NTSB Investigation Into Chattanooga School Bus Crash Ongoing

NTSB Chairman Christopher Harts confirms during a press conference on Tuesday, Nov. 22, 2016 that agency investigators will determine what caused bus crash and how to prevent it from happening again. Chattanooga Police Department NTSB Chairman Christopher Harts confirms during a press conference on Tuesday, Nov. 22, 2016 that agency investigators will determine what caused bus crash and how to prevent it from happening again.

The National Transportation Safety Board began its investigation into the fatal school bus crash in Chattanooga, Tennessee, that at this report killed five students and sent at least 23 others to nearby hospitals with injuries.

School bus driver Johnthony Walker, 24, was arrested on five counts of vehicular homicide, reckless endangerment and reckless driving, the arrest report revealing that Walker was going “well above” the posted speed limit of 30 mph.  

National Transportation Safety Board Chairman Christopher Hart said in a press conference Tuesday that the school bus had just left Woodmore Elementary carrying 37 students, and had not yet dropped any of the children off along its route when the crash occurred. 

He added that NTSB investigators, who are expected to be on site for at least a week, are looking at "the totality of the situation" to determine not only what happened in the crash, but why. Hart said investigators will not determine the cause of the crash while they are on scene. 

“We will determine what caused this accident and we will make recommendations to try to prevent it from happening again,” he added.  

Hart also said Walker had his commercial license for roughly seven months. 

“We know that this driver only obtained his commercial license in April, so he has not been driving commercially for that long,” Hart said.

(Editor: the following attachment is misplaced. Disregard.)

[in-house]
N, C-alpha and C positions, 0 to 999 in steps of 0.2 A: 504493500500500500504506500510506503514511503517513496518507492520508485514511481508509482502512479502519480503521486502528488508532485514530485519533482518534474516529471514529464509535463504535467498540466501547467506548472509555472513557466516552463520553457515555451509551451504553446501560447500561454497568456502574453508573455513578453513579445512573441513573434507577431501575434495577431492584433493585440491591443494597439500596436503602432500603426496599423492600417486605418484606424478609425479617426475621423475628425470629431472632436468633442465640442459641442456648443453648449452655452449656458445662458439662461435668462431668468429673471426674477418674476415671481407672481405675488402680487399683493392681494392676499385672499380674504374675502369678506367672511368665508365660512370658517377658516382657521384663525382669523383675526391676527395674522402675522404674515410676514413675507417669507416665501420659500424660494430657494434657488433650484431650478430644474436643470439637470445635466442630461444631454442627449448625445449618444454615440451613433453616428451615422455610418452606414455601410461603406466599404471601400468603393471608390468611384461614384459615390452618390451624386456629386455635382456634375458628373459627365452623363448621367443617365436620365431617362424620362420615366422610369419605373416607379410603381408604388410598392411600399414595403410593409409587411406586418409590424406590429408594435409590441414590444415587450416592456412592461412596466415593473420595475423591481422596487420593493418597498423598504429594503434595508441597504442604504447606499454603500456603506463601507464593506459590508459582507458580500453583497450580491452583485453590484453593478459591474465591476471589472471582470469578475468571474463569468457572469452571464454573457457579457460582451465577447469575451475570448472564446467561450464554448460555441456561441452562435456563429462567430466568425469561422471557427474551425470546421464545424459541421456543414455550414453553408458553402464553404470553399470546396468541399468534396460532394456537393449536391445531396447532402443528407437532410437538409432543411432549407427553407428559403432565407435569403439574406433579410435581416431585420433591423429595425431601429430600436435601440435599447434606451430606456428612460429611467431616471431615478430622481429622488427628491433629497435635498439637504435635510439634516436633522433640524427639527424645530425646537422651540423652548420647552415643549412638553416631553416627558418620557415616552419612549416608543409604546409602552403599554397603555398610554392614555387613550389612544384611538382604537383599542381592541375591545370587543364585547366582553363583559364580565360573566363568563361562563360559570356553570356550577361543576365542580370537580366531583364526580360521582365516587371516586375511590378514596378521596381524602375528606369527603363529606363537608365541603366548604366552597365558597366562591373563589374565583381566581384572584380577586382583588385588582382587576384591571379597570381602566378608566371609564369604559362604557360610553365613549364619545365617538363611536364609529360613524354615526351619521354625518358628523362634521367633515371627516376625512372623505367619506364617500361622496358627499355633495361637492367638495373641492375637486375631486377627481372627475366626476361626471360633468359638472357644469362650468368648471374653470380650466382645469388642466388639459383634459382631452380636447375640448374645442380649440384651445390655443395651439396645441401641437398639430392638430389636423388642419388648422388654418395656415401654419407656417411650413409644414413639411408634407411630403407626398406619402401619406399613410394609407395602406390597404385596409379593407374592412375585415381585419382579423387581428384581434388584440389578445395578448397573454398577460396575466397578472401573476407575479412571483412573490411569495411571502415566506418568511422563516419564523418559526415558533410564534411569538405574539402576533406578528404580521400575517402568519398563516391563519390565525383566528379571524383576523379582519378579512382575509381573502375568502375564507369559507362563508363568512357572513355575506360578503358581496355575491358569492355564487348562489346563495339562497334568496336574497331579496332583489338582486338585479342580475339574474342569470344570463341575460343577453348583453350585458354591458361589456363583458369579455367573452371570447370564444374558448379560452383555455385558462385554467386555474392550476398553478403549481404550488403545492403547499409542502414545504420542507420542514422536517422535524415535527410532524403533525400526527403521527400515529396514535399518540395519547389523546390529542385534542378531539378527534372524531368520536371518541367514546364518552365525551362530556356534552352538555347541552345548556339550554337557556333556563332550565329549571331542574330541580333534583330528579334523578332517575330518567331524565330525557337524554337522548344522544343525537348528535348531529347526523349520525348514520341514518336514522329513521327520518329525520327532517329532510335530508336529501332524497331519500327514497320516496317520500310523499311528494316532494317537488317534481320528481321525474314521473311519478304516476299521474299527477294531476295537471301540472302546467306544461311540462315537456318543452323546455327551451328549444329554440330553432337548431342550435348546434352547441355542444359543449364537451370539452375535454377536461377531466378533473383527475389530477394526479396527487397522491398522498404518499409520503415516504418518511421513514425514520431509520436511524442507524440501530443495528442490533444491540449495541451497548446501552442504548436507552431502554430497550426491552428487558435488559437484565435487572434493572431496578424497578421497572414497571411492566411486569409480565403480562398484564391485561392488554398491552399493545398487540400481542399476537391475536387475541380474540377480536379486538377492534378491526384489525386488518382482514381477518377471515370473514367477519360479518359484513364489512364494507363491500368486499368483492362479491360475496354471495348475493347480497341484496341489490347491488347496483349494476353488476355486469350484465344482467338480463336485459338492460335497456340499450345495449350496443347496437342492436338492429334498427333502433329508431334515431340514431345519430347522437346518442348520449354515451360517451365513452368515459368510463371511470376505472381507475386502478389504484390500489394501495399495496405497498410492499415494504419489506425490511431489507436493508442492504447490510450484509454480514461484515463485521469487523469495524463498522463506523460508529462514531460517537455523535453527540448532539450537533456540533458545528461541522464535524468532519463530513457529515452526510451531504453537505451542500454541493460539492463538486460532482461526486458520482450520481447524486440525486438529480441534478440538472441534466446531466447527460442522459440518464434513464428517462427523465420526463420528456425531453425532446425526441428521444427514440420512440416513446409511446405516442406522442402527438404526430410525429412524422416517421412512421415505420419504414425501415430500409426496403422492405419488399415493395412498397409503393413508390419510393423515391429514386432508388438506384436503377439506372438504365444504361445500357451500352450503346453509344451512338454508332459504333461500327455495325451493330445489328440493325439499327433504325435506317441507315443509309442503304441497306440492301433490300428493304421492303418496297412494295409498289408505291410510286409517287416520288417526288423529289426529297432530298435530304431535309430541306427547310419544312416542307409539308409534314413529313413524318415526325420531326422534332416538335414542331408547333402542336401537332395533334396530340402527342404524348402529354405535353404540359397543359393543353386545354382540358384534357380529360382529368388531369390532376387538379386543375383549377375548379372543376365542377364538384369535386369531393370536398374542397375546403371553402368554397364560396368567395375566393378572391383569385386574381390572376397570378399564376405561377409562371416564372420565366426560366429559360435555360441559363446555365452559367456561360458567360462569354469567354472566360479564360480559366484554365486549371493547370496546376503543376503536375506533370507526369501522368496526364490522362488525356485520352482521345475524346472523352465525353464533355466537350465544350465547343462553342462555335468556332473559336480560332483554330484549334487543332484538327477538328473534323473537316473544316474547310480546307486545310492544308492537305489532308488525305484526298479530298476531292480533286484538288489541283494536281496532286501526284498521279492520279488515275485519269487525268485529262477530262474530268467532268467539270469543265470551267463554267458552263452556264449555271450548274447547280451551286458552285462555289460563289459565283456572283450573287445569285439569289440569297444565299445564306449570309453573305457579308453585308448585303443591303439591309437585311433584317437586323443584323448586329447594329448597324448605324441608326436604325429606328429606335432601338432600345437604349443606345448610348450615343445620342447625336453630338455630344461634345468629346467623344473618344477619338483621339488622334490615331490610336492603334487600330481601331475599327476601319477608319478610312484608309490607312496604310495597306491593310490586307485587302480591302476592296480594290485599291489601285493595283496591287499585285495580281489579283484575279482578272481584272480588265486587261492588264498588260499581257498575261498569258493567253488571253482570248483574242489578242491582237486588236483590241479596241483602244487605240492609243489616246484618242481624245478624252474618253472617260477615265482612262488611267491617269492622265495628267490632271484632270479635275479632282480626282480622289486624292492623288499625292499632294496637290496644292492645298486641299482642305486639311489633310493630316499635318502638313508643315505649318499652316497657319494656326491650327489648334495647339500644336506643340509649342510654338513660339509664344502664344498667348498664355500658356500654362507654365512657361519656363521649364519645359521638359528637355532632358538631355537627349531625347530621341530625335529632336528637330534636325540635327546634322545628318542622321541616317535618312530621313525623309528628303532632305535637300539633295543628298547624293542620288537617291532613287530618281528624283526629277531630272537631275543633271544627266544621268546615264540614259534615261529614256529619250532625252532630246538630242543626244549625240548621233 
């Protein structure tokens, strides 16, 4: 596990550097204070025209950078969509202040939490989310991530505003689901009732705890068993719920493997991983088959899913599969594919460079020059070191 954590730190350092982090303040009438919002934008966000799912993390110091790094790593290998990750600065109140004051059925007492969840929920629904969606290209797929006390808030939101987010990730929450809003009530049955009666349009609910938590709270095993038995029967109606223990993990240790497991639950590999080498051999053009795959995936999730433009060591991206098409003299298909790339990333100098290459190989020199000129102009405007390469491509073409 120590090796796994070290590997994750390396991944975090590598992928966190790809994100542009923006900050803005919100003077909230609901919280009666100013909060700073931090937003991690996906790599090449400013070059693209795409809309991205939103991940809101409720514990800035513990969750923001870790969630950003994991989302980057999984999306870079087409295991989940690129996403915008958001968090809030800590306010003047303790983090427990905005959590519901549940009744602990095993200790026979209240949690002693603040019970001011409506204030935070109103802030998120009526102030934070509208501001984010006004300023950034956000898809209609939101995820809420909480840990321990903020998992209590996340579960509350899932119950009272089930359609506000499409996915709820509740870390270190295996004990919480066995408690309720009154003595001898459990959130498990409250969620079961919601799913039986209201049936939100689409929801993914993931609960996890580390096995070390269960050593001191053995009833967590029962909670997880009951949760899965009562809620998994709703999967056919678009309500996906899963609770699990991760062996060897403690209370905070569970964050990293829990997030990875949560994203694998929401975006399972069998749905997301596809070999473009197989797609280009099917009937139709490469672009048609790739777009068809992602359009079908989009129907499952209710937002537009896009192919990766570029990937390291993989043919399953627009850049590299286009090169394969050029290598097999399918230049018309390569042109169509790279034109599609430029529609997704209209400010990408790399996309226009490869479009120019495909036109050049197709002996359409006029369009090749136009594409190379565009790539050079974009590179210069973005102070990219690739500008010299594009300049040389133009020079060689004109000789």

Most of the students involved in the crash are now at home recovering. Twelve children still remain in the hospital a day after the crash, six in critical condition and six in stable condition. 

The bus was not equipped with seat belts. Hart said it was too soon to know if any occupant restraint system would have made a difference in the crash. He added that investigators are currently gathering video evidence taken from two cameras on the bus, one external-facing camera and one internal-facing camera.

The NTSB investigators will also be looking at the bus company, Durham School Services, the U.S. subsidiary of National Express Corporation, which owns and operates the bus under contract with the Hamilton County School system. 

The National Association for Pupil Transportation and of the National School Transportation Association released a joint statement extending condolences to the families of the children who were killed and injured. 

“The loss of even one life has a devastating impact on the professional women and men in school transportation who dedicate everything we do to keeping our nation's children safe,” the statement said.    

NAPT and NSTA added they will refrain from comment on the crash until the NTSB has completed its investigation. Instead, the associations are directing questions on the incident to federal officials in Washington, D.C., respective state directors of pupil transportation or federal, state and local officials in Tennessee.  

Last modified onWednesday, 07 December 2016 10:47